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## The method

The question is : Given a set of incomplete and noisy data (say, Fo, with its (F) and ), which map (of a large number of maps consistent with the observed data) is the one that will minimise the probability of misinterpreting it ? Stating the same problem in a different way, we could ask (i) which map (of the set of admissible maps) will only show features for which there is evidence in the data, or, (ii) which map makes the least assumptions about the data (especially the missing data, but also the distribution of errors in the observed).

Clearly, the Fo,exp(i) synthesis is not the map we want : Not only we assume that all missing data have F = 0 (a rather improbable event), but also that F = Fo,,. Gull, S.F. & Daniell, G.J.4, suggested that the map we need is the one for which the configurational entropy - mjlogmj, where mj is the density at the grid point j of the map, reaches a maximum. It is easy to see that - mjlogmj reaches a maximum when mj = e-1,j, that is, when the map has a uniform density, and thus, contain no information. Maximising - mjlogmj subject to the constraint that the map is consistent with the observed data, gives the MAXENT map.

The consistency with the observed data is described in terms of the difference between the observed data and those calculated from a trial map, weighted by the standard deviation of the measurement. If Fc, is the calculated value of the datum h, Fo, its observed value and (F) the standard deviation of the observation, then the statistic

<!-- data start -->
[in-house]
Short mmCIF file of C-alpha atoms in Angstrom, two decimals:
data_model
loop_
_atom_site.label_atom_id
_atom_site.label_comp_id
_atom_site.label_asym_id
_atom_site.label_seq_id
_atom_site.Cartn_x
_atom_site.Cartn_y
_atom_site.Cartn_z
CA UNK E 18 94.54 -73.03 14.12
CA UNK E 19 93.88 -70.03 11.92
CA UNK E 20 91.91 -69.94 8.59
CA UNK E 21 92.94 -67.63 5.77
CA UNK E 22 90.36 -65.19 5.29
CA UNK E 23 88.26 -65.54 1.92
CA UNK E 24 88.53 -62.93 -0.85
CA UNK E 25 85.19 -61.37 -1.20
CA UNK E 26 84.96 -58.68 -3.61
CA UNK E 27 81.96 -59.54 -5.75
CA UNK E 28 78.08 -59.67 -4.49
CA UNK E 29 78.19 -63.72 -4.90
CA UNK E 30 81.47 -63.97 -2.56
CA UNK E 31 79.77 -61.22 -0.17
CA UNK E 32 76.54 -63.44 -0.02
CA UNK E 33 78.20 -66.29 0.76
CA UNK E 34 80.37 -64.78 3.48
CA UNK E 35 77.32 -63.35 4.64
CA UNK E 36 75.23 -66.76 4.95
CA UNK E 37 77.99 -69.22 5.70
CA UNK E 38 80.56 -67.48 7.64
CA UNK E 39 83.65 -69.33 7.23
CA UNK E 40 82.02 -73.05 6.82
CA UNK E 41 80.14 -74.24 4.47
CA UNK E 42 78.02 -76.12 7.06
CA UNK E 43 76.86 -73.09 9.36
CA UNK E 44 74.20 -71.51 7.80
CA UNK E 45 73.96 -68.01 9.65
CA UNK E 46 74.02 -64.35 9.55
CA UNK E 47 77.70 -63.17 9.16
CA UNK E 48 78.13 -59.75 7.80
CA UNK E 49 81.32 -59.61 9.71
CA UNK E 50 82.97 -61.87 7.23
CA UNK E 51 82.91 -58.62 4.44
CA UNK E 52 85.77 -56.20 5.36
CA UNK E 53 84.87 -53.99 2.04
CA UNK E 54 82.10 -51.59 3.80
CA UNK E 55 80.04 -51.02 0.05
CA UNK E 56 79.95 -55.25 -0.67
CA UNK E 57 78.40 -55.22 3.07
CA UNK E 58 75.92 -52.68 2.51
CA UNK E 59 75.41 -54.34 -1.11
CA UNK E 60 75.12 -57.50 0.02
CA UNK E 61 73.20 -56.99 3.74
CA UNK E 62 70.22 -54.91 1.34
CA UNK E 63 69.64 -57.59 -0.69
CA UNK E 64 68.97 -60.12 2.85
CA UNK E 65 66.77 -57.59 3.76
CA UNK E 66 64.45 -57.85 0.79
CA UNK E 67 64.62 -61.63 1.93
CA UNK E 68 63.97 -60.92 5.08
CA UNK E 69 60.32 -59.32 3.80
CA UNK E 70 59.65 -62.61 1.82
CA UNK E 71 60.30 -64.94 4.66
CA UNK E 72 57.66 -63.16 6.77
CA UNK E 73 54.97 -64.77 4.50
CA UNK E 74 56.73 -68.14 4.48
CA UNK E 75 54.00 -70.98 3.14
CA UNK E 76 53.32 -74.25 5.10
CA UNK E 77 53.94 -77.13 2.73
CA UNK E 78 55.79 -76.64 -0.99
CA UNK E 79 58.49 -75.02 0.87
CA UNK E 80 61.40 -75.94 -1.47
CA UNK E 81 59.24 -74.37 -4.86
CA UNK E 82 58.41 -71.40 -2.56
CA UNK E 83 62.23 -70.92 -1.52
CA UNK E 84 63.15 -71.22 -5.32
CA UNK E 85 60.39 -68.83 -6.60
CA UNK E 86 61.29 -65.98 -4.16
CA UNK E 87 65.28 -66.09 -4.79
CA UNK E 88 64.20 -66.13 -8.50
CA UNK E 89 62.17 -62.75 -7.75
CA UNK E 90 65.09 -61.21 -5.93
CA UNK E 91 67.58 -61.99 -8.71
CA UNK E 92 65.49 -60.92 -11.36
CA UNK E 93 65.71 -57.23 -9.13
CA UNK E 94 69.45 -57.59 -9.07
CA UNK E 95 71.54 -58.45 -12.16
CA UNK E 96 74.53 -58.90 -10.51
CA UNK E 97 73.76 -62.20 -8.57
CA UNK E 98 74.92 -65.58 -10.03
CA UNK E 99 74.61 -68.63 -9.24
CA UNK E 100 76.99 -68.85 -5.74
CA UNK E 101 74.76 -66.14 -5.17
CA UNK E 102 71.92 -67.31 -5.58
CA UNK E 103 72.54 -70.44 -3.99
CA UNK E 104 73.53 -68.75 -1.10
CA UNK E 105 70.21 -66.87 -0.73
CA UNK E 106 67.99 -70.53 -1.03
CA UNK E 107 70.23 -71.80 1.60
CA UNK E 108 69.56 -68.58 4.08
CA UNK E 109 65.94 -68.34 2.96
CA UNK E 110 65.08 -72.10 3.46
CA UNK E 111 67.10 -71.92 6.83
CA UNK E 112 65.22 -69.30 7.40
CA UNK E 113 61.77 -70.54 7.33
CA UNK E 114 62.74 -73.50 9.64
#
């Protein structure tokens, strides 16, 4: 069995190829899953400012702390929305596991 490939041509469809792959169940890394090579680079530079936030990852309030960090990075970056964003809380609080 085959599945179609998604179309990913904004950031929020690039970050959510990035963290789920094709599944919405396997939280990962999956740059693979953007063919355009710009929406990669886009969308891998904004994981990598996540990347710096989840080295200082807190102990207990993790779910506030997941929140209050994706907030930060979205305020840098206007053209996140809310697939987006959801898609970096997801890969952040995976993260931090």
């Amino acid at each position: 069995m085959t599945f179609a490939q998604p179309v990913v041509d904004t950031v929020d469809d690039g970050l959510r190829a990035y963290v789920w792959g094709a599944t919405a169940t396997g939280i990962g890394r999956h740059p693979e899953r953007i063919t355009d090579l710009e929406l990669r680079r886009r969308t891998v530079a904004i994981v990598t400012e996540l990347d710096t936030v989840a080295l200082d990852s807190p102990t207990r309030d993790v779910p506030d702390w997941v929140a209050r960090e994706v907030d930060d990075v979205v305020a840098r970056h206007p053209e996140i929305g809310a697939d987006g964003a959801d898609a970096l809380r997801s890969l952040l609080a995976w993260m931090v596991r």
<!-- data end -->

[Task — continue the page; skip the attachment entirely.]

possesses a distribution with an expected value equal to the number of data points. Maximising - mjlogmj subject to the constraint | Fc, - Fo,/(F)2 = n, where n is the number of data points, gives the basic iteration formula :

m = exp{ - 1 + exp(2i)}

Given Fo,, (F) and an positive multiplier , this equation can determine the densities m on a map. The program GraphEnt applies this formula iteratively (starting from a uniform map) until convergence (as judged by the value of ) is achieved. Although this algorithm is neither the most efficient nor the most stable, it is relatively easy to code and it leads (at least in the case of Patterson functions), to the same results as other, more complex algorithms5.

#### Footnotes

... G.J.4
Gull, S.F. & Daniell, G.J., (1978), Nature, 272, 686-690.
... algorithms5
Skilling, J. & Bryan, R.K., (1984), Mon. Not. R. astr. Soc., 211, 111-124.

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NMG, Nov 2002